The National Academy of Medicine (NAM) has announced the creation of a new award — the David and Beatrix Hamburg Award for Advances in Biomedical Research and Clinical Medicine — to recognize creative and accomplished biomedical scientists who are advancing health and the human condition around the world. Named for David Hamburg, who was president of the Institute of Medicine from 1975-1980, and Beatrix Hamburg, an NAM member and expert in child and adolescent behavioral health, this new award will be presented yearly and includes a medal and $50,000. The award will be funded by an endowment that was established in 2004 in honor of the Hamburgs’ life and legacy. The award will open for its first round of applications in January 2022, and the first awardee will be named at the NAM’s annual meeting in October 2022.
The award will honor an exceptional biomedical research discovery, translation, or public health intervention by one or more scientists that has fundamentally enriched the understanding of biology and disease, leading to a significant improvement in human health and social well-being and reduction in global health inequities.
“David and Beatrix Hamburg have contributed so much to the legacy of the Institute of Medicine and the NAM,” said Victor J. Dzau, president of the National Academy of Medicine. “It is truly fitting that their lifelong dedication to scientific excellence, collaboration, and interdisciplinary research and discovery will be honored with this award. The NAM is proud to add this award to the prizes we bestow every year.”
This award is specifically intended to celebrate and amplify biomedical advances that may result from collaborations among scientists specializing in one of the many life science disciplines, engineering, computer science, and the behavioral and social sciences. Submissions that are interdisciplinary or collaborative in nature are especially encouraged.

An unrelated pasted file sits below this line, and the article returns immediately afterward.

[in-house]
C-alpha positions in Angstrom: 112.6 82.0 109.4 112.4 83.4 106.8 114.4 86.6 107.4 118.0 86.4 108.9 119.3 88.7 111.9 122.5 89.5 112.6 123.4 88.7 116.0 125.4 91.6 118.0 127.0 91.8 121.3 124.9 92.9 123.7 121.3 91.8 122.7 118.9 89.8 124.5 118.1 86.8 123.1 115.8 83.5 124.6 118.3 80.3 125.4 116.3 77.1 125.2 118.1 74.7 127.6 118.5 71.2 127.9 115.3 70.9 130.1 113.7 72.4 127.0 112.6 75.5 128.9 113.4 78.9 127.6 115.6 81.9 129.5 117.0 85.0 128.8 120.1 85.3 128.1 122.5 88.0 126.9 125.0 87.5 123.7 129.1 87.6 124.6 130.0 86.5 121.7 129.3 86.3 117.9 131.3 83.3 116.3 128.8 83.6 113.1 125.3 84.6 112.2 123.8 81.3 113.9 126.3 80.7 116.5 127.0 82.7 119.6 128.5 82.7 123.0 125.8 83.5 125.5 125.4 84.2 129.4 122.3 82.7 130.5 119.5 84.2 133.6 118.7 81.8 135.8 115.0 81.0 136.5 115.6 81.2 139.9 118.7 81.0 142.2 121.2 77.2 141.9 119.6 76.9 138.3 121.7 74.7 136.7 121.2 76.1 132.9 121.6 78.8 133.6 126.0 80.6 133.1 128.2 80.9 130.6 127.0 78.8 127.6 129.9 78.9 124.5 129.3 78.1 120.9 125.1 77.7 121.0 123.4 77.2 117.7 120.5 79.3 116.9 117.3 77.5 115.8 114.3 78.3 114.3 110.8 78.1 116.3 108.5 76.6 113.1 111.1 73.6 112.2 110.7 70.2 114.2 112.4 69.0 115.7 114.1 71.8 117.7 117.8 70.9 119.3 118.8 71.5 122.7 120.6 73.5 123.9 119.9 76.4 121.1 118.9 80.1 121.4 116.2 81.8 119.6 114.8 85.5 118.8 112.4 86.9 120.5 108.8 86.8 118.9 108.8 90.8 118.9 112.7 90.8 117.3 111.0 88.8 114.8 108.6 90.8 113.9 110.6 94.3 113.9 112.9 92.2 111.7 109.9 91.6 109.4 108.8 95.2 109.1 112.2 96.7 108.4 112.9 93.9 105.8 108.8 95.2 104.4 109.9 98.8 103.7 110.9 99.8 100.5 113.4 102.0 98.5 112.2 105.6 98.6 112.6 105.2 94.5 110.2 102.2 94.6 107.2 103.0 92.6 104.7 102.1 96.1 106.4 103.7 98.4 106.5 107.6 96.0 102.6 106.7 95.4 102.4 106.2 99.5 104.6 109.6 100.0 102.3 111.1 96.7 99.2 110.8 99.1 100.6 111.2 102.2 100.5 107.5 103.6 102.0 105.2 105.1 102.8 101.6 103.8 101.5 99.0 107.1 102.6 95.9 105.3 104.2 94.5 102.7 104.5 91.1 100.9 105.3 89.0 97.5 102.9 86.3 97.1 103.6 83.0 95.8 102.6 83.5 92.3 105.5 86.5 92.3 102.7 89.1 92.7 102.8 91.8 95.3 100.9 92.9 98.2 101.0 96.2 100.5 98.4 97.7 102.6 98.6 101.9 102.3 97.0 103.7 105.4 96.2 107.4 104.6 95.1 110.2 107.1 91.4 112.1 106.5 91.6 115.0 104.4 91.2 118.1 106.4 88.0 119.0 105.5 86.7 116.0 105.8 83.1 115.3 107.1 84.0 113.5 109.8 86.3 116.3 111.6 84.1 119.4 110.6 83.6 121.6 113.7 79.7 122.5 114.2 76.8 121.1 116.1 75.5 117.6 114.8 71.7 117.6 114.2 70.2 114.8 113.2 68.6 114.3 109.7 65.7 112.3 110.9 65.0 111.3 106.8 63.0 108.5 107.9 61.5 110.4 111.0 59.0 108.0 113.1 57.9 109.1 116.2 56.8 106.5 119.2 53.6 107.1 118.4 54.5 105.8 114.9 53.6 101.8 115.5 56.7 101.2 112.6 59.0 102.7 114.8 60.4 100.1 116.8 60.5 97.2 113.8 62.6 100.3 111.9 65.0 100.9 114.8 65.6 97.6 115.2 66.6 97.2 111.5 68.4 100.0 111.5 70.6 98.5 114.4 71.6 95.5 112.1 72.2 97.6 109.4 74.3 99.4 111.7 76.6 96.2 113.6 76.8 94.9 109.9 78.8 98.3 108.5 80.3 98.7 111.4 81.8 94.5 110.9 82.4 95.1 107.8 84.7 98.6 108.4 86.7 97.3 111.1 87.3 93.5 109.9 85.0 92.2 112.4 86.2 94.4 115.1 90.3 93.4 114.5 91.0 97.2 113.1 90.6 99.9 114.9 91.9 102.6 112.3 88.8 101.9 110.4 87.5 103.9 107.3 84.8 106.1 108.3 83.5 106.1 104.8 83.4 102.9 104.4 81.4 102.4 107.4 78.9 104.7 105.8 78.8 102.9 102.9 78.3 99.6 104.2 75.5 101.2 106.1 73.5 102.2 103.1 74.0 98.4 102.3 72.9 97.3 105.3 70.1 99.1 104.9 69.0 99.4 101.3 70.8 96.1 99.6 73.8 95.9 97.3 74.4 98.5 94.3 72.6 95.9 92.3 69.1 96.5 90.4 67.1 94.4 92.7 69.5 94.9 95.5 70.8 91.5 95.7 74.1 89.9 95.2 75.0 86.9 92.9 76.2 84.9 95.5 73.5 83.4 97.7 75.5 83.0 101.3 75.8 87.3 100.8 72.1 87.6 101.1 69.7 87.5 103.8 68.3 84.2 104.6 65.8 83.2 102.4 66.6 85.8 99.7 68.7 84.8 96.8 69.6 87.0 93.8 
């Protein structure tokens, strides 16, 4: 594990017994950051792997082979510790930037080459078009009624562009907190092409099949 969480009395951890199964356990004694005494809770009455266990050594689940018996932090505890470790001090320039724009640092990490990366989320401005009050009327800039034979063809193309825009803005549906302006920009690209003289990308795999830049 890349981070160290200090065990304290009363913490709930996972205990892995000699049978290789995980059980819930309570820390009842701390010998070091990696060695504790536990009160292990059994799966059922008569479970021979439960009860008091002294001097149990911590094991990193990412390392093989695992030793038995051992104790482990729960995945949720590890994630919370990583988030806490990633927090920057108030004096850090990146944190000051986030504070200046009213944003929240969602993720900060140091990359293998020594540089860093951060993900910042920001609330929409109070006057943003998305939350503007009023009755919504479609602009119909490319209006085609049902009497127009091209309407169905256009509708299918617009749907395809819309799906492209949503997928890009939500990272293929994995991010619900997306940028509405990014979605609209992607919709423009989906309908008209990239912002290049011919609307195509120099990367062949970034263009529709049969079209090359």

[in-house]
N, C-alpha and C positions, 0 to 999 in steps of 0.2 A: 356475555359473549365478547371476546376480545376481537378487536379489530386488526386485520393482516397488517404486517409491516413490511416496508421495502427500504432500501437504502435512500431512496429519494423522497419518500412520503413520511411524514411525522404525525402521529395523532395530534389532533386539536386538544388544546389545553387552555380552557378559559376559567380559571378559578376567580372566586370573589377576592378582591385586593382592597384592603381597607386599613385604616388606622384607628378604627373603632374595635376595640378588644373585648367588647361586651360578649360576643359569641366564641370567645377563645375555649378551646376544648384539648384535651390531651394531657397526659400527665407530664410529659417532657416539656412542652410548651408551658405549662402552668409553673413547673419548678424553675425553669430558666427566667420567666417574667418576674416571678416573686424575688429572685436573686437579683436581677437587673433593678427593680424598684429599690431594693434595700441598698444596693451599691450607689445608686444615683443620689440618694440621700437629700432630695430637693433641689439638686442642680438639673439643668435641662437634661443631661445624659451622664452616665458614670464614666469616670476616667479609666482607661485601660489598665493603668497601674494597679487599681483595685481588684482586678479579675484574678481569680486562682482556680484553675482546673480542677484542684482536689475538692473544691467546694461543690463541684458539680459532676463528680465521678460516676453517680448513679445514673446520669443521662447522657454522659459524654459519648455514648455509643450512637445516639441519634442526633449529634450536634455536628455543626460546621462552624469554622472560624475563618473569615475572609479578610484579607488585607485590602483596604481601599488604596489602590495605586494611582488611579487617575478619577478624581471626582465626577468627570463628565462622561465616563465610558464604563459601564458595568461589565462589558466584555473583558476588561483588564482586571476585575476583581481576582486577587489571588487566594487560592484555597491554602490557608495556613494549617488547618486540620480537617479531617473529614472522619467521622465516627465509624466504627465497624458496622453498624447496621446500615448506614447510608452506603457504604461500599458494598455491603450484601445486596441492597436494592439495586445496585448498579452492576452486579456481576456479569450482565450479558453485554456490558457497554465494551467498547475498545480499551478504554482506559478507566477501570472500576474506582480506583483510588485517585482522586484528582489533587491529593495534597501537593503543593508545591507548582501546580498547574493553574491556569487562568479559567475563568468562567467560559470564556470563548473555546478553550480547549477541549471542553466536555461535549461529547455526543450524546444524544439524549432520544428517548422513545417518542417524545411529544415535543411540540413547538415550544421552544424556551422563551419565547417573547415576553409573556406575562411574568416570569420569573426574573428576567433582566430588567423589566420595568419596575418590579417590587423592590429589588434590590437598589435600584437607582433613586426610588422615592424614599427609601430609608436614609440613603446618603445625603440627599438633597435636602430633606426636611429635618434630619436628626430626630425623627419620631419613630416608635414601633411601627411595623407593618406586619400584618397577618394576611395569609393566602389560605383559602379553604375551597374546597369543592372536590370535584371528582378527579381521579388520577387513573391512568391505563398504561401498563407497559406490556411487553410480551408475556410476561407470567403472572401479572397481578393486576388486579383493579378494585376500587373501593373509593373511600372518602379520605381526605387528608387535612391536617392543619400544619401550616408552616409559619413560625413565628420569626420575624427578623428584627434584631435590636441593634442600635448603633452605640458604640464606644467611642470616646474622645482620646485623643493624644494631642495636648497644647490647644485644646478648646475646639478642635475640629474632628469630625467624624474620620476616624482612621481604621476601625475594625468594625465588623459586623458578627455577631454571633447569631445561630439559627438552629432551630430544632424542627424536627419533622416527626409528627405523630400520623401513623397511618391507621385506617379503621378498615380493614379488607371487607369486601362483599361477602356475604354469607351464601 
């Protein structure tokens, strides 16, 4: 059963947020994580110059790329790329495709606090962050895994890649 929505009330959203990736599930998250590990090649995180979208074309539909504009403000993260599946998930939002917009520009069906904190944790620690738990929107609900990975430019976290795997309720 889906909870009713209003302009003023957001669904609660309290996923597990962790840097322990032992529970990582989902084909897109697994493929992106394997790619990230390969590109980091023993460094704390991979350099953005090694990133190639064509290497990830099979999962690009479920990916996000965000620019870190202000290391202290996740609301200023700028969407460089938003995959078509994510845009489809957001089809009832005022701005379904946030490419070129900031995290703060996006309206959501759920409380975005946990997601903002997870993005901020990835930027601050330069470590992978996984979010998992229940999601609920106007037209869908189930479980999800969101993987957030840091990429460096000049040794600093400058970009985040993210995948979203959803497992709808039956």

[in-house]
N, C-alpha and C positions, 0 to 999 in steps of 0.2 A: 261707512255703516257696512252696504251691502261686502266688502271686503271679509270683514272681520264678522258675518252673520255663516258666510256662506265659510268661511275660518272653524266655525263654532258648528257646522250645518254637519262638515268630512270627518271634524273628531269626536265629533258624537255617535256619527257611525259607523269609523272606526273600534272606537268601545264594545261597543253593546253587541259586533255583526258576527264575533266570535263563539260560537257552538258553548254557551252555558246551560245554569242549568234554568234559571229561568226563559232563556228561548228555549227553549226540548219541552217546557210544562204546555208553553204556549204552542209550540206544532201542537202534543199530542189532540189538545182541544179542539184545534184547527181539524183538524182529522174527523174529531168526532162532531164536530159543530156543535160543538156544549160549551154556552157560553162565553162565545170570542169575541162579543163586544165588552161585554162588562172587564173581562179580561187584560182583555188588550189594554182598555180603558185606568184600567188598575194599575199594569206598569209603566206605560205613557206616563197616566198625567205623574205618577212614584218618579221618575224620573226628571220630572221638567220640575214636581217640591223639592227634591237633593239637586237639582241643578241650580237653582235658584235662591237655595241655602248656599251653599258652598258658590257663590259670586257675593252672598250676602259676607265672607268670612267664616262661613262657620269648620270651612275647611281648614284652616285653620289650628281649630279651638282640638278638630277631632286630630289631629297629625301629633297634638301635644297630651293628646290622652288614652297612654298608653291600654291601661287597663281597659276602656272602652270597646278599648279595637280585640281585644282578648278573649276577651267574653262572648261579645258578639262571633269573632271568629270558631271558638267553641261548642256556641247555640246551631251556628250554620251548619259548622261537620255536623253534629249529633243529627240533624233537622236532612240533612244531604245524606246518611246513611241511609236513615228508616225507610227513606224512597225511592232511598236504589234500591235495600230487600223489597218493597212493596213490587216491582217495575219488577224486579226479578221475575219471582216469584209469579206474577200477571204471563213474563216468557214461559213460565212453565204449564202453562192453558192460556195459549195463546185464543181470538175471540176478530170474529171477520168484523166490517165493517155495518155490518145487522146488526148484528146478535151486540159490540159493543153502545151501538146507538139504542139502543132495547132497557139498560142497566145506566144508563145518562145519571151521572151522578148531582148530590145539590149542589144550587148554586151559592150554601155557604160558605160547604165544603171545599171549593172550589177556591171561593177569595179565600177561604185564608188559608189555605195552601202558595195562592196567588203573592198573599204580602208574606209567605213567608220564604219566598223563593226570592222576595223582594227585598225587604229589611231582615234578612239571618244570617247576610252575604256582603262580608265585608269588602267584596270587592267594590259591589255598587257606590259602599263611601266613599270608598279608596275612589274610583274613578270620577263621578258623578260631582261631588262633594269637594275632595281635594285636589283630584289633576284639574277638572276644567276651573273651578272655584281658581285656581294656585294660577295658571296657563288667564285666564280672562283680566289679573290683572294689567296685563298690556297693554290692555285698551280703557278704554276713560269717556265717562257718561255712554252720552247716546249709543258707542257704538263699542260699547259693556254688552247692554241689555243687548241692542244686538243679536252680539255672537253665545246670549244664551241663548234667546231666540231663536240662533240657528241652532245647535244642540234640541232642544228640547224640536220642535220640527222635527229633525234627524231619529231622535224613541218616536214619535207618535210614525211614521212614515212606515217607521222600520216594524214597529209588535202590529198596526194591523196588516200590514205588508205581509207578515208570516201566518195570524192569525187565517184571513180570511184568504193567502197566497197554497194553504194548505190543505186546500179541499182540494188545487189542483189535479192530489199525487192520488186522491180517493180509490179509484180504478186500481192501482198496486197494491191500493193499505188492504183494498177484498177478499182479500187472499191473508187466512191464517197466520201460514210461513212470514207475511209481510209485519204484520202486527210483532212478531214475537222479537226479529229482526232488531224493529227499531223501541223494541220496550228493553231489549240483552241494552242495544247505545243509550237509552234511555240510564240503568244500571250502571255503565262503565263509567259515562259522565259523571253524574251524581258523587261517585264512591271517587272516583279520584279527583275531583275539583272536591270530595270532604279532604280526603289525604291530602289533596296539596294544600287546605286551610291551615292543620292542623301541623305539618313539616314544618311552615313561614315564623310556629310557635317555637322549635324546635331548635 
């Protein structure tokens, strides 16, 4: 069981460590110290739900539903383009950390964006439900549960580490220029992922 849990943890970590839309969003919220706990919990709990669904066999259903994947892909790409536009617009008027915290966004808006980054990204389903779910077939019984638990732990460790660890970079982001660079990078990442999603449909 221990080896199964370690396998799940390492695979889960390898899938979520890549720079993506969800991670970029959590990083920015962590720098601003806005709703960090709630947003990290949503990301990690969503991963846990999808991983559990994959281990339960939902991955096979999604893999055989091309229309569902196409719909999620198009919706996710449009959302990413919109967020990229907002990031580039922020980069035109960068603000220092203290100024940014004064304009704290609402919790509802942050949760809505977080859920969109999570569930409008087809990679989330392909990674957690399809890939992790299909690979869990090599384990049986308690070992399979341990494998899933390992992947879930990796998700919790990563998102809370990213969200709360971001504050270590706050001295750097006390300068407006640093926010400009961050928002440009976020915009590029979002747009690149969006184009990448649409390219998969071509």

“I am so pleased that this award has been created in my parents’ name, and will honor their legacy and commitment to excellence and innovation in biomedical sciences,” said Margaret “Peggy” Hamburg, vice president for biological programs and policies at the Nuclear Threat Initiative, and former international secretary of the NAM. “My parents were both psychiatrists by training but throughout their careers fostered and supported advances in basic and clinical science, especially those that were accomplished in collaboration across fields of expertise and that worked to improve the human condition. I am very much looking forward to honoring individuals who have exhibited the potential to benefit humanity through this award, and encourage all who can to submit an application in January 2022.”